A similar duel between Villarreal and Bayern Munich, but with a little more counter-precision for the underdogs, leading to an even better result. Villarreal bunkered deep with two ‘banks’ of four in a defensive 4-4-2 formation and ended the tie with 35% possession for 65% Bayern and 16 shots for 45 Bayern.

These astounding gaps suggest Bayern were the significantly better side and unlucky enough to get stuck, but according to Michael Caley’s expected goals model, calculated using Opta data, Bayern generated from those 29 additional ones Shot only 0.5 xG more than Villarreal. The Yellow Submarine’s deep and organized defense frustrated their opponents, leading them to unload many poor shots from outside the box. In other words, the team that was supposed to dominate the game (Bayern) and the team that was behind (Villarreal) ended the 180 minutes with the same number of high-quality chances from the middle of the penalty area.

Build around the players who fit your style

When you’re Villarreal you can’t have everything when it comes to recruiting players. Bayern Munich can sign players with no real weaknesses, but Villarreal will have to choose which skills to emphasize in specific positions and build a squad with individual skills that complement each other while masking each other’s weaknesses. And Villarreal manager Unai Emery’s style of play in the quarter-finals maximized the talent of the players at his disposal.

In midfielder Dani Parejo, Villarreal have a player who doesn’t have the athletic qualities to succeed in a switching game against a Bayern-quality side, but he does have the passing ability to create dangerous attacks from very few opportunities – including being a central one Midfielder, he ranks in the 97th percentile for expected assists in Europe’s top five leagues. Striker Gerard Moreno is also not a pressing machine, but technically excellent. Fellow striker Samuel Chukwueze is not yet a consistent goalscorer and assist provider at 22 but has the ability to create something from nothing when he comes off the bench.

If Villarreal had tried to match Bayern in style, they would have been humiliated. Instead, Emery created conditions in which his players could thrive and this trio capitalized on their best opportunity in the second leg with a precision counterattack to win the tie.

Champions League encounters like these two quarter-finals – ones where one side has a significant talent advantage and the other has to figure out how to get the best out of the players they need to have to have a chance – are just as compelling like games in which two equally strong sides throw wages at each other.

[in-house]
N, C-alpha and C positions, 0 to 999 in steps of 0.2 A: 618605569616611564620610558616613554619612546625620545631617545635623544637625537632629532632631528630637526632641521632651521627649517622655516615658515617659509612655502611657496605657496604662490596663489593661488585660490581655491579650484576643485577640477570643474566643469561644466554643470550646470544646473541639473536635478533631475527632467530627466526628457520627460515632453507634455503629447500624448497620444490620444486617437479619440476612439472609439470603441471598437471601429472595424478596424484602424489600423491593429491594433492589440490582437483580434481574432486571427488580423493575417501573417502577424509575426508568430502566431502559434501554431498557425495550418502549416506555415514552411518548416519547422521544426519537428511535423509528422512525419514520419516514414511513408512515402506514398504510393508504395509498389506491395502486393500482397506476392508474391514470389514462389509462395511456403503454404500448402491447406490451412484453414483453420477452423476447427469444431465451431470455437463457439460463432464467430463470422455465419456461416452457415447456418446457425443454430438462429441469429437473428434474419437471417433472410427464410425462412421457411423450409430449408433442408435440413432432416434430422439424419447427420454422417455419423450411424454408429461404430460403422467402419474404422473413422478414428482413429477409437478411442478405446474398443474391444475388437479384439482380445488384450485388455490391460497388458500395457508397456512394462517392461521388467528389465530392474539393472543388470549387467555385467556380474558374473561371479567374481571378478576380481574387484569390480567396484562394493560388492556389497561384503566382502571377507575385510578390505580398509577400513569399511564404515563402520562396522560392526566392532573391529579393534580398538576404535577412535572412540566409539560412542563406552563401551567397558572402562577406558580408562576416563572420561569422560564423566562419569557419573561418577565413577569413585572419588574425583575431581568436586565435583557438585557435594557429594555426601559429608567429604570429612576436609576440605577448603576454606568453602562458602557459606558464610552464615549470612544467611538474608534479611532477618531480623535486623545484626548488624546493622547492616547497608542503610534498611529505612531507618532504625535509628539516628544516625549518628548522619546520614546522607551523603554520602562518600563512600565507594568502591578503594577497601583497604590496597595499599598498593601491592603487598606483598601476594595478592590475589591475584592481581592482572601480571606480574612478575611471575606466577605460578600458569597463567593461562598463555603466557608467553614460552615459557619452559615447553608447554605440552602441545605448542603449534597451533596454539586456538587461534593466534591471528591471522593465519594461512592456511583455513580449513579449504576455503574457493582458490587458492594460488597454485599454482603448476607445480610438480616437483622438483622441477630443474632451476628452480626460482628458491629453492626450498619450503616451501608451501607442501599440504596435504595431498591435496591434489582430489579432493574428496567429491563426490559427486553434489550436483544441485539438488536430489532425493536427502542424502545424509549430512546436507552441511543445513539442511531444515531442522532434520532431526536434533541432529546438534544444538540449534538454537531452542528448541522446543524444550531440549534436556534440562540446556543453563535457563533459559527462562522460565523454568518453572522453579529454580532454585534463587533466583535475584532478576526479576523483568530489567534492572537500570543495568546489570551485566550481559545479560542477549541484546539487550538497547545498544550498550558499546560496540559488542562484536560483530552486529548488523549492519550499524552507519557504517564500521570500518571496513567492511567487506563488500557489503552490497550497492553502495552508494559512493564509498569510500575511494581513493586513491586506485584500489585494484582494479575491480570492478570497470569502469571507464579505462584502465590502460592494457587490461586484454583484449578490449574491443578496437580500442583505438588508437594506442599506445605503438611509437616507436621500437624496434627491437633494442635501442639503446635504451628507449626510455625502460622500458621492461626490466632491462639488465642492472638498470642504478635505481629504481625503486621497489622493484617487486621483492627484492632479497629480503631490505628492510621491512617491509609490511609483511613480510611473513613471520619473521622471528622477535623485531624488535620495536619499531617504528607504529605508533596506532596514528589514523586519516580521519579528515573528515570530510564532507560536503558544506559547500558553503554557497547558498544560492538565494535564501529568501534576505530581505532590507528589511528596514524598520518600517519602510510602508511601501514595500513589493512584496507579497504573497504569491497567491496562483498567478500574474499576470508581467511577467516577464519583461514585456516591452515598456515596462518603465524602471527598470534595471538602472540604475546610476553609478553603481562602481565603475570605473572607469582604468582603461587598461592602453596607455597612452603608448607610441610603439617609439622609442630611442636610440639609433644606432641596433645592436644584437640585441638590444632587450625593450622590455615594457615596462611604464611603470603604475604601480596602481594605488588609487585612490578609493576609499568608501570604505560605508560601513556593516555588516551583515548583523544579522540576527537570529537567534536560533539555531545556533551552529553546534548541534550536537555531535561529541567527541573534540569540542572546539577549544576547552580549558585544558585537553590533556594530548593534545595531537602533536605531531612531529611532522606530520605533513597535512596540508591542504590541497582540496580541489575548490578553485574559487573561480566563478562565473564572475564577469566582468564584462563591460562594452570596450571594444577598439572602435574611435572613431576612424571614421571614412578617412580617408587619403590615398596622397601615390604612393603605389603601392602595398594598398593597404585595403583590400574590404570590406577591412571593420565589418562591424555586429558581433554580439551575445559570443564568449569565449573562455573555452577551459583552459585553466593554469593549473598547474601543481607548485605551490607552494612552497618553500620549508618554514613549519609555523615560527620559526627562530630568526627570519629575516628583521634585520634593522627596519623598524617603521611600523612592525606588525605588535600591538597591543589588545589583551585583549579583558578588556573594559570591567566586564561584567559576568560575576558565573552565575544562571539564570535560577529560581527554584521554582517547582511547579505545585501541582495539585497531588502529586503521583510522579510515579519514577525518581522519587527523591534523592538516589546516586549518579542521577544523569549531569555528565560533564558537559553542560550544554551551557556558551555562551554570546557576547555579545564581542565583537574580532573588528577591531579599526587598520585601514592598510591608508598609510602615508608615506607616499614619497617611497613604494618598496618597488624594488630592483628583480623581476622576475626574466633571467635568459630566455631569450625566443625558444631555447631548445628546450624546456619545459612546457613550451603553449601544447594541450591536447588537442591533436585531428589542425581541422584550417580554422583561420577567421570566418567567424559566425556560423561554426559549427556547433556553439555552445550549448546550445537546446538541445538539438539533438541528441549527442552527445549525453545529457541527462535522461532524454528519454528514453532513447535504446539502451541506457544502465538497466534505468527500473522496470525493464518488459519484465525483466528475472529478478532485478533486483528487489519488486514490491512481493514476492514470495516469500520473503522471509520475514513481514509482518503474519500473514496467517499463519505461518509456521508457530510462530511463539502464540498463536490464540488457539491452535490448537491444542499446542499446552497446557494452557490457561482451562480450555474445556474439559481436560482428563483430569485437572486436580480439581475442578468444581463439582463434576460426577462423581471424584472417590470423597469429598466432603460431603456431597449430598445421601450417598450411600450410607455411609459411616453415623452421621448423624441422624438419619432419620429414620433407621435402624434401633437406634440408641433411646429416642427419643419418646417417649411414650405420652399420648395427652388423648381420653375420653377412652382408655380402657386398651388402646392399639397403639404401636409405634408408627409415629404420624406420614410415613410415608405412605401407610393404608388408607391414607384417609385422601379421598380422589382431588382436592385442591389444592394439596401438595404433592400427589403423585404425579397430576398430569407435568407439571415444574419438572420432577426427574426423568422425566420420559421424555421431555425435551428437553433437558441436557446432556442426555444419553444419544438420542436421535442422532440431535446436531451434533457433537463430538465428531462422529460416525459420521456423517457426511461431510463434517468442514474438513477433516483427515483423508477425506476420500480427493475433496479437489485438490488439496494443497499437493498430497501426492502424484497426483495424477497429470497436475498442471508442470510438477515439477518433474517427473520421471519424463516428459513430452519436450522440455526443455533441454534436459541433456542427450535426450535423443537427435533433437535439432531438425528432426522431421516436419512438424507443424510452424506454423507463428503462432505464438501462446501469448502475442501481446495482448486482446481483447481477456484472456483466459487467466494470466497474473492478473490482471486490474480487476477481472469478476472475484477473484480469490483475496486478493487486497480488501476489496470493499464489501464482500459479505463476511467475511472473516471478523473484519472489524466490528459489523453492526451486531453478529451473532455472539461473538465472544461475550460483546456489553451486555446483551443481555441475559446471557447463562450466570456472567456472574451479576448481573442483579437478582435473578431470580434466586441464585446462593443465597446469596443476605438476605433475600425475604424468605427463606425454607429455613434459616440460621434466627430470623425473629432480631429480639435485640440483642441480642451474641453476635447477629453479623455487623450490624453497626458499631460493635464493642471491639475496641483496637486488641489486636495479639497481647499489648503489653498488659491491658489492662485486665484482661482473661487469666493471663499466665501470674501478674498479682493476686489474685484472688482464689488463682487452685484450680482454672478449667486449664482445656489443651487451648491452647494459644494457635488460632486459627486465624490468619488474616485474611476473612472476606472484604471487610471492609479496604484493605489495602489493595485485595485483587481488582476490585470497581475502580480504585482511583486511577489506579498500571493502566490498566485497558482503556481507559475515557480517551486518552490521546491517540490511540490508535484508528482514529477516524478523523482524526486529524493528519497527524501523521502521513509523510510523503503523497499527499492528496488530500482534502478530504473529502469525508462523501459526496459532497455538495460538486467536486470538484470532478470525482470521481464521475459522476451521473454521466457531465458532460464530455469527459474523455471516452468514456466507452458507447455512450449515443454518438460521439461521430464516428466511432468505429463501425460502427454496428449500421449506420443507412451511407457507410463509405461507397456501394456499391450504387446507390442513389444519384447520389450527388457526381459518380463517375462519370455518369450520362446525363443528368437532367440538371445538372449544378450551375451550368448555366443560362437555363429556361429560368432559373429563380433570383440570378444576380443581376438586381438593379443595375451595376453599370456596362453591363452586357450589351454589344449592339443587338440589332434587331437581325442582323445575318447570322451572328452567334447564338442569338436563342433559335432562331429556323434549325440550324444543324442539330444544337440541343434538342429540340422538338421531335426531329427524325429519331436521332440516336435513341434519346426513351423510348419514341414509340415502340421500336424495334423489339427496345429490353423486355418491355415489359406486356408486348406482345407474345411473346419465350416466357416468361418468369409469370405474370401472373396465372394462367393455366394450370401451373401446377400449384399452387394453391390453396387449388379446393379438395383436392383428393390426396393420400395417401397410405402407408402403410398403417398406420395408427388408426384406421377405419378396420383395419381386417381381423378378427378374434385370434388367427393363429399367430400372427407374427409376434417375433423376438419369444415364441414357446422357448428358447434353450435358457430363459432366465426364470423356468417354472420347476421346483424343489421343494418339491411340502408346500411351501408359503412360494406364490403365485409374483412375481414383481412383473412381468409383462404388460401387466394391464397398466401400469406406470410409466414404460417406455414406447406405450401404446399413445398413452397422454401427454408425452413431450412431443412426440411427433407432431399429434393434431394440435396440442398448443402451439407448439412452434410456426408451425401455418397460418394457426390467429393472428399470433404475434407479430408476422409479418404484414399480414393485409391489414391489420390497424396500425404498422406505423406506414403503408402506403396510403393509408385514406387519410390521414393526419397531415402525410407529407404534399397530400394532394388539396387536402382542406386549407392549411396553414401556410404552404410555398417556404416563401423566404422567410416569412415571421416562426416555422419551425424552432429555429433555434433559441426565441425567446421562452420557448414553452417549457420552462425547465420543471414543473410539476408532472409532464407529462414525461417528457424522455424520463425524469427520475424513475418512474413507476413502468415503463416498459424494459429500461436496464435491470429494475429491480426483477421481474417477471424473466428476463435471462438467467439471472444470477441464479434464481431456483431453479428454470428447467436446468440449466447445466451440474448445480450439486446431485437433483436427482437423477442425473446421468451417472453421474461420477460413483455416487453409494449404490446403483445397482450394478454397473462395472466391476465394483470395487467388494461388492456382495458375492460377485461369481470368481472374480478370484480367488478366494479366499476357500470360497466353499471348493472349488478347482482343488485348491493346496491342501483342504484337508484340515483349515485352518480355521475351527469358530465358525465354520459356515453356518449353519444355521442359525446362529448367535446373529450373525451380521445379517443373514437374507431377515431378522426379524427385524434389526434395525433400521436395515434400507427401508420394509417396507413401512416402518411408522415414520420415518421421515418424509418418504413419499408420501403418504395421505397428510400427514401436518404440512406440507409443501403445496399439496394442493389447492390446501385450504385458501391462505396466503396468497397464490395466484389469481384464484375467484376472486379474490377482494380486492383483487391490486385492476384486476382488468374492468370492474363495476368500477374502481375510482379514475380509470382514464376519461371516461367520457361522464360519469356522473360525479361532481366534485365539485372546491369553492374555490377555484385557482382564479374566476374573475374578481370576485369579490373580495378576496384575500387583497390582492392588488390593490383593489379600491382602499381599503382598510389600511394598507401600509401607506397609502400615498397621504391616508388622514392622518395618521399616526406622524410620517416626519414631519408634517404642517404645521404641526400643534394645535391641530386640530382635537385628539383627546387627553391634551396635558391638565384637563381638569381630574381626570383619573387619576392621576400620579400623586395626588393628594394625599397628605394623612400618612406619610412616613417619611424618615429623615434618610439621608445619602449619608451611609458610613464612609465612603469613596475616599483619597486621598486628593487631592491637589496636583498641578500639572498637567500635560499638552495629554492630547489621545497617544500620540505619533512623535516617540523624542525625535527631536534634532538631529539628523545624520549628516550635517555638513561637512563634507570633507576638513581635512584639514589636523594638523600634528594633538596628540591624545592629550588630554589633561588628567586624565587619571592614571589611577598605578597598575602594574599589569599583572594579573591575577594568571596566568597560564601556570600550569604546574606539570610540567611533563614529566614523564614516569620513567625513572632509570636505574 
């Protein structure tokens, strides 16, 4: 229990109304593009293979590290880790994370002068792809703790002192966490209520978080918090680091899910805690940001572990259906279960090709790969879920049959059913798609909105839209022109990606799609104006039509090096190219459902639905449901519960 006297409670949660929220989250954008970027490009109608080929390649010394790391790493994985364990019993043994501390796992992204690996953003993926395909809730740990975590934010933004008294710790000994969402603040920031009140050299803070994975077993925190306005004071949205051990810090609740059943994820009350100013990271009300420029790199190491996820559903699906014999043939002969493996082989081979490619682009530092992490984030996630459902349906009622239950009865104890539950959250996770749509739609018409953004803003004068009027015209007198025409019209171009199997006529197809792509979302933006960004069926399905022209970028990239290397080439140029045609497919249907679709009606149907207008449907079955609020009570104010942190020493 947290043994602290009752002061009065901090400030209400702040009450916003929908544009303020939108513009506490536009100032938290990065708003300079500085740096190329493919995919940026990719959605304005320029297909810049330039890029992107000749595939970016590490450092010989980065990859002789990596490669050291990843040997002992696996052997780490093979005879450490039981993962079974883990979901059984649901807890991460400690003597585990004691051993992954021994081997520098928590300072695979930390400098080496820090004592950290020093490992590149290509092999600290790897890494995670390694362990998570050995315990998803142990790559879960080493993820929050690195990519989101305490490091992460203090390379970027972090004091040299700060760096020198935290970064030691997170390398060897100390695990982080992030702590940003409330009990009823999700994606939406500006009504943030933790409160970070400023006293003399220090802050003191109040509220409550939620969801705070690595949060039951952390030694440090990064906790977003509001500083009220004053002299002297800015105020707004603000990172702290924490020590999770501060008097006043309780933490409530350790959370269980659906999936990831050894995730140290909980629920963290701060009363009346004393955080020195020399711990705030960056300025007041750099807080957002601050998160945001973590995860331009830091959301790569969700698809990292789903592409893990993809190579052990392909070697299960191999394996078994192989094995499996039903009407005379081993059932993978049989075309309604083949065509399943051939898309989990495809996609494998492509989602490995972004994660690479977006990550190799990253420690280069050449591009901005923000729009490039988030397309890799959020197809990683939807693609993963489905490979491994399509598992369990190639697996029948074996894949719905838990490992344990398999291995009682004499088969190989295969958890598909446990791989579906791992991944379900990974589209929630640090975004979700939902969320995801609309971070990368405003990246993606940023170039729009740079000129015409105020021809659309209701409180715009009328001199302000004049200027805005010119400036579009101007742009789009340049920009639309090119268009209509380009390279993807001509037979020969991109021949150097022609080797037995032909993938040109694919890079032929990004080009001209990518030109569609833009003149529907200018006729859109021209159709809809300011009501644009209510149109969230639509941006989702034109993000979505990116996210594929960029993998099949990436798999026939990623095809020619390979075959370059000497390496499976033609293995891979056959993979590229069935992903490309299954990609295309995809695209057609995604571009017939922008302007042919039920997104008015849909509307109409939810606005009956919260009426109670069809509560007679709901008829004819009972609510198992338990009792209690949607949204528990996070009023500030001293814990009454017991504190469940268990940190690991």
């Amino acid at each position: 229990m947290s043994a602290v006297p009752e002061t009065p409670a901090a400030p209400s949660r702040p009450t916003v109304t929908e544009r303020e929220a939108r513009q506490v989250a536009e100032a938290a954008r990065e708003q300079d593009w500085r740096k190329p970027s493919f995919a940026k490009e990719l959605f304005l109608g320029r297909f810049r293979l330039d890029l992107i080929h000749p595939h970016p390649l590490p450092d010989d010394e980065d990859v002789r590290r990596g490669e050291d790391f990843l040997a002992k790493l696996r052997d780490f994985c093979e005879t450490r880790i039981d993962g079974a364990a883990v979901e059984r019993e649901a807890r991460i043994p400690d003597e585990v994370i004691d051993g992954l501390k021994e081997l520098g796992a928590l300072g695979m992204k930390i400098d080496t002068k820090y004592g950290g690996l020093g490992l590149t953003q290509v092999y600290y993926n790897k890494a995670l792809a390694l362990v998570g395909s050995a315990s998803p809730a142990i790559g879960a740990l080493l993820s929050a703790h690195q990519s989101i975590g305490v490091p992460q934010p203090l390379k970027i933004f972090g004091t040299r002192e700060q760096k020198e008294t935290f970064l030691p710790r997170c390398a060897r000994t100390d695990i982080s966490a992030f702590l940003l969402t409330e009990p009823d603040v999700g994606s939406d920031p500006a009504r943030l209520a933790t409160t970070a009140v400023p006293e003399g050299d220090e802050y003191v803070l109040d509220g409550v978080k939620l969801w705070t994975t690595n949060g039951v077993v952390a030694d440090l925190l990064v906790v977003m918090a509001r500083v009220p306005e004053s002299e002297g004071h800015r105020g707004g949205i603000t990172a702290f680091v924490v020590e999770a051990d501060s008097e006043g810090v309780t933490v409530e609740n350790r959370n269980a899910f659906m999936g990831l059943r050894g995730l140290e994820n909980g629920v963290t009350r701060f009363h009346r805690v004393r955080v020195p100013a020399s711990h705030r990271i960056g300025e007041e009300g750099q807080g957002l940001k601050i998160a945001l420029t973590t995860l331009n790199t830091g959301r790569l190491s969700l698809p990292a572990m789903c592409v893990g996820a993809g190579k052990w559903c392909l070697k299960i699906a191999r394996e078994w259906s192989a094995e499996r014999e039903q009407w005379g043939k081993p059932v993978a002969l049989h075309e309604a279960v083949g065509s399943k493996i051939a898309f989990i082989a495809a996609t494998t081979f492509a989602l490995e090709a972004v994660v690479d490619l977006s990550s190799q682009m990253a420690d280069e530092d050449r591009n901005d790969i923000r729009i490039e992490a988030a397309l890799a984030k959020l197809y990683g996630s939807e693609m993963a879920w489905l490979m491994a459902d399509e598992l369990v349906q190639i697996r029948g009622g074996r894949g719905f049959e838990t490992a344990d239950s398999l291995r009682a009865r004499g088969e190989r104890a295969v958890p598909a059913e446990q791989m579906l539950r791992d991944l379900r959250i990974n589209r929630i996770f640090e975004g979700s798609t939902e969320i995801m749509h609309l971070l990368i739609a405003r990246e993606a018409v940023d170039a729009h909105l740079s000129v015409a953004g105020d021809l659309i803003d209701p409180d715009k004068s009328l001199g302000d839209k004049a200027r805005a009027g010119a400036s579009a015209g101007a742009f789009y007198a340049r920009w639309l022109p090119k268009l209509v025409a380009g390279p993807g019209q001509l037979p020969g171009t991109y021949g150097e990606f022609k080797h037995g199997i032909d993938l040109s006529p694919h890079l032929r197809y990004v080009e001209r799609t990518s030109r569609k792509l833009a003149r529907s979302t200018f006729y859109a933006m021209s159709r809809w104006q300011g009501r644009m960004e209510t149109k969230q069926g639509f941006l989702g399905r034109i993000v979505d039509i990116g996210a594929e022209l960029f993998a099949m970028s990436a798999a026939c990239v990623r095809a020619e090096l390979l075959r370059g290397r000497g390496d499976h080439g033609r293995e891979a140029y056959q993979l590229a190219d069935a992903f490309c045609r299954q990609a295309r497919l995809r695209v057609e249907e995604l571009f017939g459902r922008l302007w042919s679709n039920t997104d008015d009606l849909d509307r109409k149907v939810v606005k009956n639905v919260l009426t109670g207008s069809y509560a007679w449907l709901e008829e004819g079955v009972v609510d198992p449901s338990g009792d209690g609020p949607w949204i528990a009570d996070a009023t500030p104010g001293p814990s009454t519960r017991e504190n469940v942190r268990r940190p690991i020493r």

Football is at its best when there is variety and we are blessed to have been presented with two very different Champions League semi-finals. Manchester City vs. Real Madrid, an encounter between two sides who would not know how to recline in a bunker in the unlikely event that they are asked to, was a back-and-forth thriller on Tuesday multiple goals for both sides first leg at Etihad. But it’s just as fascinating to see Liverpool, a team that thrive on attacking quickly into open spaces, taking on a side from Villarreal who have proven they can choke out Europe’s best with their low defensive blocking.

Everton were kind enough to give the Reds a test run in Sunday’s Merseyside Derby and kept Liverpool off the scoreboard (and with zero shots on target) until the 62nd minute by defending deep in their own half with all 11 men, but ultimately 2-0. Liverpool meet a side at Villarreal that should be similarly deep-set, albeit with a little more quality to bail out and execute on the counterattack.

A lot of fans – maybe even Atléti and Villarreal supporters – would prefer to see these defensive teams break out of their shells and show a little guts, but if every team plays the same football and the game becomes tactically homogenous, we’ll stay something left that frankly isn’t interesting and loses its value as an entertainment product. If you’re just watching the game to see nice goals, save some time and take a trip to YouTube. You can consume hundreds of them in 20 minutes. The presence of great defensive football is what makes great attacking football so satisfying.